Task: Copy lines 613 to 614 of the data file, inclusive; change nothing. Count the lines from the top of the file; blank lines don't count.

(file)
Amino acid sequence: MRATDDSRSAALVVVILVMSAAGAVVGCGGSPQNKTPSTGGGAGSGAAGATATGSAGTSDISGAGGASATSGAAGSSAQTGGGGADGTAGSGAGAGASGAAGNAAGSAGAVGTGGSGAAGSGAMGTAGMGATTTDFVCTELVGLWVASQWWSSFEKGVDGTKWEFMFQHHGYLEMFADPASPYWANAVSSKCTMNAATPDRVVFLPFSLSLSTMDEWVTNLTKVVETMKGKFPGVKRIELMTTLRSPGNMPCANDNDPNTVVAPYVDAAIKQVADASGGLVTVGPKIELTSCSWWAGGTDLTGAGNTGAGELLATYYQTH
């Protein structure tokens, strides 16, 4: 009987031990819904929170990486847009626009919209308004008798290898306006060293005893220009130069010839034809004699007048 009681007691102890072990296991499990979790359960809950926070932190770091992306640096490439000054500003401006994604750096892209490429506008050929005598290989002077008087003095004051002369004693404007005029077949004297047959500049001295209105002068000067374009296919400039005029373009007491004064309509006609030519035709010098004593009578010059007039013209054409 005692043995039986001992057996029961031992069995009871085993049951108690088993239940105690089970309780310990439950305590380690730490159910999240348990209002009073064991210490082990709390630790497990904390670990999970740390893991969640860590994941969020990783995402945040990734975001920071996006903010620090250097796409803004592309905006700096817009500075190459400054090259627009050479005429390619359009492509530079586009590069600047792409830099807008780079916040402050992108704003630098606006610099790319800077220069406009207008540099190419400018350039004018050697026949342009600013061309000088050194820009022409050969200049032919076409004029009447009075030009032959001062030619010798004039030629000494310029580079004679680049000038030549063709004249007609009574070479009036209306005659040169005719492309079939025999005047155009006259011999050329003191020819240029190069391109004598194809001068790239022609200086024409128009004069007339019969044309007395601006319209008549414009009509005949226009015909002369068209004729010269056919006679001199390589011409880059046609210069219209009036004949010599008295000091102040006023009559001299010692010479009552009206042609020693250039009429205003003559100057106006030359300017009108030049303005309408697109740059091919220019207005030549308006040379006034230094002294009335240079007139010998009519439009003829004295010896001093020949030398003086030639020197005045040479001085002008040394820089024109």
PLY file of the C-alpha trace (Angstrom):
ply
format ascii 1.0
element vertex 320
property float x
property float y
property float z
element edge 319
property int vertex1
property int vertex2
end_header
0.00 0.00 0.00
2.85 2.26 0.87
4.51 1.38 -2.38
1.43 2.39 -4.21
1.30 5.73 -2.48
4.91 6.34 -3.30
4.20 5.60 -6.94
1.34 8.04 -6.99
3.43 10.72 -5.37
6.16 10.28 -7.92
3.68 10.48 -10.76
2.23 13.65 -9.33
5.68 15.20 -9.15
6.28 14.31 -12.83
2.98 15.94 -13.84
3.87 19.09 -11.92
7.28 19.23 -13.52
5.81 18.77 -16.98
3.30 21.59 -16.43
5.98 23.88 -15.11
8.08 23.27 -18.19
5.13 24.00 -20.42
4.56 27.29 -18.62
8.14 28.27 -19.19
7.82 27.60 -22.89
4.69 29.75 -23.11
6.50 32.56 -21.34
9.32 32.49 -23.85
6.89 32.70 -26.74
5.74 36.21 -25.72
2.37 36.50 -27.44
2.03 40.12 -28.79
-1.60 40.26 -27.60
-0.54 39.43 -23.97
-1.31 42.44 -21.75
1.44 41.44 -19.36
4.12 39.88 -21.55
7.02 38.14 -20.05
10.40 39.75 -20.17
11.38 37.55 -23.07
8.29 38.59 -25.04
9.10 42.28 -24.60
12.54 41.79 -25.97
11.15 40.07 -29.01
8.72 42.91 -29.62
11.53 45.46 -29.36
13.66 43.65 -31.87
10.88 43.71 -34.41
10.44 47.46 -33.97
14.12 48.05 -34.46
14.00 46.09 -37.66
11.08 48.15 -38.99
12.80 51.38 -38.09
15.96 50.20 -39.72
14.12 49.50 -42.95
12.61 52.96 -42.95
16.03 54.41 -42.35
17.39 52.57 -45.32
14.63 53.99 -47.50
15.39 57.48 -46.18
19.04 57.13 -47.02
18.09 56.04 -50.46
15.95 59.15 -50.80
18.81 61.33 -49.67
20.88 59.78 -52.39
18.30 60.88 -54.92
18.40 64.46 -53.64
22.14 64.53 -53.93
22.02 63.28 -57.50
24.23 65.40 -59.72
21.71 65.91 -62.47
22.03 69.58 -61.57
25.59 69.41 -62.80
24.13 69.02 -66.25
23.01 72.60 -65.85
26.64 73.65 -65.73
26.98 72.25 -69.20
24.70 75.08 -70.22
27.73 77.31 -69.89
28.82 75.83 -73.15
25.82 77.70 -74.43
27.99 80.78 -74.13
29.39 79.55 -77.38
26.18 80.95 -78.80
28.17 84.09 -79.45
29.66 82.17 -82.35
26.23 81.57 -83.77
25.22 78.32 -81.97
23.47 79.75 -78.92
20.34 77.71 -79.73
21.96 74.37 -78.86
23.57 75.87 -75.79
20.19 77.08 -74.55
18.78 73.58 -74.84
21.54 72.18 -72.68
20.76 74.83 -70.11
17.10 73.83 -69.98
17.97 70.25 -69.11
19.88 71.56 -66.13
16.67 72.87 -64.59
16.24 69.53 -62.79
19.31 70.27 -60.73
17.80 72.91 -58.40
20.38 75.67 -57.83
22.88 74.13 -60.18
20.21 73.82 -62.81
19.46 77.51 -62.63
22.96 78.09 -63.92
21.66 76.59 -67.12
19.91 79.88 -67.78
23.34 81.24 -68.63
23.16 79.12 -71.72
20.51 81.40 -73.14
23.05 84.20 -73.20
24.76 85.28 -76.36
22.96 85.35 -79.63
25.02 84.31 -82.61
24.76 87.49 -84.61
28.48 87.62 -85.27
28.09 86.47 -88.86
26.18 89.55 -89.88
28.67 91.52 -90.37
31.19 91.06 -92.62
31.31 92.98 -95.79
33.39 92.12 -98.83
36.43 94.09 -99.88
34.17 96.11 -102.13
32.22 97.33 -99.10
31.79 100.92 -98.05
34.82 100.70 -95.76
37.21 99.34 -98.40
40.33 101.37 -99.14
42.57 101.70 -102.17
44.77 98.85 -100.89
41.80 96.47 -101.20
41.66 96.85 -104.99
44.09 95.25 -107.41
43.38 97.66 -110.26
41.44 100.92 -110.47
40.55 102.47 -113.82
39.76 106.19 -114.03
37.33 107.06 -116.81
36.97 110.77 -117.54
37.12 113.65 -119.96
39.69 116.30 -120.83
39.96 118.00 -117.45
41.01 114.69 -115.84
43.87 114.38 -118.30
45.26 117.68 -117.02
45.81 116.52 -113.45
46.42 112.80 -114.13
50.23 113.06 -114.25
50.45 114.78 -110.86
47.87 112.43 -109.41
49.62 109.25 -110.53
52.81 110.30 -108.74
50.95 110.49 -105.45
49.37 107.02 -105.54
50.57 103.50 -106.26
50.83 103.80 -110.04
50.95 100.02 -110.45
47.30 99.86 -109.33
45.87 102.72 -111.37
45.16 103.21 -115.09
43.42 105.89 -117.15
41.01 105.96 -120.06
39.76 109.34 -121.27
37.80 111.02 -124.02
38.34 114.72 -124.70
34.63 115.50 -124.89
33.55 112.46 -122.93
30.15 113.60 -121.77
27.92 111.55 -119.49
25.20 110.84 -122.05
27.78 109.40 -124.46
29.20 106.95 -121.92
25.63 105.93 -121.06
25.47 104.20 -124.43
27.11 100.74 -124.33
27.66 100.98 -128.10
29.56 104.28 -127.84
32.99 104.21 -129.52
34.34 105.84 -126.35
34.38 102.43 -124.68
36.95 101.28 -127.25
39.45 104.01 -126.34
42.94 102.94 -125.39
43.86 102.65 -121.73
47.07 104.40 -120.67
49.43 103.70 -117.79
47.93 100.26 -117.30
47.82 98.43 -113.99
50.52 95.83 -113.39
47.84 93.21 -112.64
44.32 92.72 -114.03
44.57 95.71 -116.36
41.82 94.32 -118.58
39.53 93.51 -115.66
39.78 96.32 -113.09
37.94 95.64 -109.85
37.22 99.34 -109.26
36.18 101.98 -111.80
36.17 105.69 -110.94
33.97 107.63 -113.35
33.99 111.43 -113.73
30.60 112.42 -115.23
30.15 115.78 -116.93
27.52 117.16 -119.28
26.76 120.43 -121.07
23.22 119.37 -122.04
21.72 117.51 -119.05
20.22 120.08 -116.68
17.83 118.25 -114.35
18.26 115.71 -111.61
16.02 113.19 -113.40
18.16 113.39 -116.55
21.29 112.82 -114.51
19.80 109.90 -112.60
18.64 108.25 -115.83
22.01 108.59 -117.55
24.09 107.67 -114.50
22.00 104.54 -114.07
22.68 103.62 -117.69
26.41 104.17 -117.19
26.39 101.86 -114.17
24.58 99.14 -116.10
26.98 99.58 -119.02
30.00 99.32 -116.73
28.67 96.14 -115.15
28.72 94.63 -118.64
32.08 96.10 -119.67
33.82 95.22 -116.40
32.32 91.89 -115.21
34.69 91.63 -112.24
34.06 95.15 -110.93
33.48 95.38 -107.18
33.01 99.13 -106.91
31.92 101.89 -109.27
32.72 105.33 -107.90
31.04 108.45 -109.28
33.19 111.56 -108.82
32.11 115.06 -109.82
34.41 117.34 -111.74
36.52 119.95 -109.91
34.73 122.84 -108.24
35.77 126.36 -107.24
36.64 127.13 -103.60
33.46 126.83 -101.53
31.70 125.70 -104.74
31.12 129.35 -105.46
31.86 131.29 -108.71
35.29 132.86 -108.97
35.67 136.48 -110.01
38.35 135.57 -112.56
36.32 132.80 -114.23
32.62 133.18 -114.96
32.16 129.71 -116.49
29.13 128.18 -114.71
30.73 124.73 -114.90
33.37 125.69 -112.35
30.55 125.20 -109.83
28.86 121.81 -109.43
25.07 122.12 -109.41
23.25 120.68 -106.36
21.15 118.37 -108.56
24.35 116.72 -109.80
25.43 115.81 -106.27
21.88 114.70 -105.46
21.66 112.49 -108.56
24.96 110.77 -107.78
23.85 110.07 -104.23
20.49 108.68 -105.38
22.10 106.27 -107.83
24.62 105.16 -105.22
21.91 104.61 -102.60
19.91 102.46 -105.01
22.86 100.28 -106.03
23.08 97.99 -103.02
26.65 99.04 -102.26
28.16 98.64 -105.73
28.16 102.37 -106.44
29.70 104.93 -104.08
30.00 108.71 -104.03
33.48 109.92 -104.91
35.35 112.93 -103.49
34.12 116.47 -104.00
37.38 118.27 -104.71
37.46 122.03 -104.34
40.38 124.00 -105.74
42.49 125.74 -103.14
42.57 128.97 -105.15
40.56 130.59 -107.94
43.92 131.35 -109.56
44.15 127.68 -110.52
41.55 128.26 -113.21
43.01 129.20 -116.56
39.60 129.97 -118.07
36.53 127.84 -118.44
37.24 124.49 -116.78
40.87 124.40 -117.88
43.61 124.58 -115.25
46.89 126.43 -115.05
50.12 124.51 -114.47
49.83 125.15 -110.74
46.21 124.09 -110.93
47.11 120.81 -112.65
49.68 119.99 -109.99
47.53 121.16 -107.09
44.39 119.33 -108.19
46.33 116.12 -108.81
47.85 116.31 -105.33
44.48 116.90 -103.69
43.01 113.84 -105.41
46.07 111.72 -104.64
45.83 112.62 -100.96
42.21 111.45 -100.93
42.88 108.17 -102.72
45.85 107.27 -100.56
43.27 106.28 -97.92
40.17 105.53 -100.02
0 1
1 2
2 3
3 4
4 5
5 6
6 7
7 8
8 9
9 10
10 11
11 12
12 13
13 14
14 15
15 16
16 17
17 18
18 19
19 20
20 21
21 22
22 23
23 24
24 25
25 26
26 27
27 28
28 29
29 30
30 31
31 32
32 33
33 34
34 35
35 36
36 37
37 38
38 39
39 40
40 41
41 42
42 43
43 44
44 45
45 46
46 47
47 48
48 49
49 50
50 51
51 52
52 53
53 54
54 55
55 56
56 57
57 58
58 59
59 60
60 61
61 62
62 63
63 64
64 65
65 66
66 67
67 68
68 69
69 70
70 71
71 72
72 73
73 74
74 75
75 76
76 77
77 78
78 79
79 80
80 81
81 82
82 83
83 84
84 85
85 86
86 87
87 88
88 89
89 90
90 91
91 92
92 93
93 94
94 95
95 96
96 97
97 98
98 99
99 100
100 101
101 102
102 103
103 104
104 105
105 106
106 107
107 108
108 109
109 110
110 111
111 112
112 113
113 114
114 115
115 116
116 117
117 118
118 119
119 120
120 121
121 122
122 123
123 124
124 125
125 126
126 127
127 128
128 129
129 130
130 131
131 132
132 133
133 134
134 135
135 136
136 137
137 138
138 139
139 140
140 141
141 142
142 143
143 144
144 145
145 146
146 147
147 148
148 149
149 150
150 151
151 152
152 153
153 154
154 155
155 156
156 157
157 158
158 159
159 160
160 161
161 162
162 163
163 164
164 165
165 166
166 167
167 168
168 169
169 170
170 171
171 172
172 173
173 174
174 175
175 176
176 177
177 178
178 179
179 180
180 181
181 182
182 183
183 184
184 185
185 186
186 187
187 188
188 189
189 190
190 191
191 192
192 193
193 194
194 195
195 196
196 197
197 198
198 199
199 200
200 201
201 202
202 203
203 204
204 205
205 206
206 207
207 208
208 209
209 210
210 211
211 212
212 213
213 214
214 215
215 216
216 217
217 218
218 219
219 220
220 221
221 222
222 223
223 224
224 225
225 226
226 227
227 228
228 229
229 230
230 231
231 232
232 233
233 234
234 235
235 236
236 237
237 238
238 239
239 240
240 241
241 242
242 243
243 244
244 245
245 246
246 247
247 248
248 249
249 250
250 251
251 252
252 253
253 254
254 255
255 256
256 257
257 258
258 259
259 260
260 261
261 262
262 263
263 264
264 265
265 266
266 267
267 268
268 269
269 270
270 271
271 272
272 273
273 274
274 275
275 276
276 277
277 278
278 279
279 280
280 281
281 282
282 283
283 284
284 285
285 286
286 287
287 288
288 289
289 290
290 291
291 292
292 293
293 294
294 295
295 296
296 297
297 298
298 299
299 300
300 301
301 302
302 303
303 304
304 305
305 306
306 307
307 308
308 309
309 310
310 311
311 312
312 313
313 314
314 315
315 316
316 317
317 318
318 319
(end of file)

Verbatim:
279 280
280 281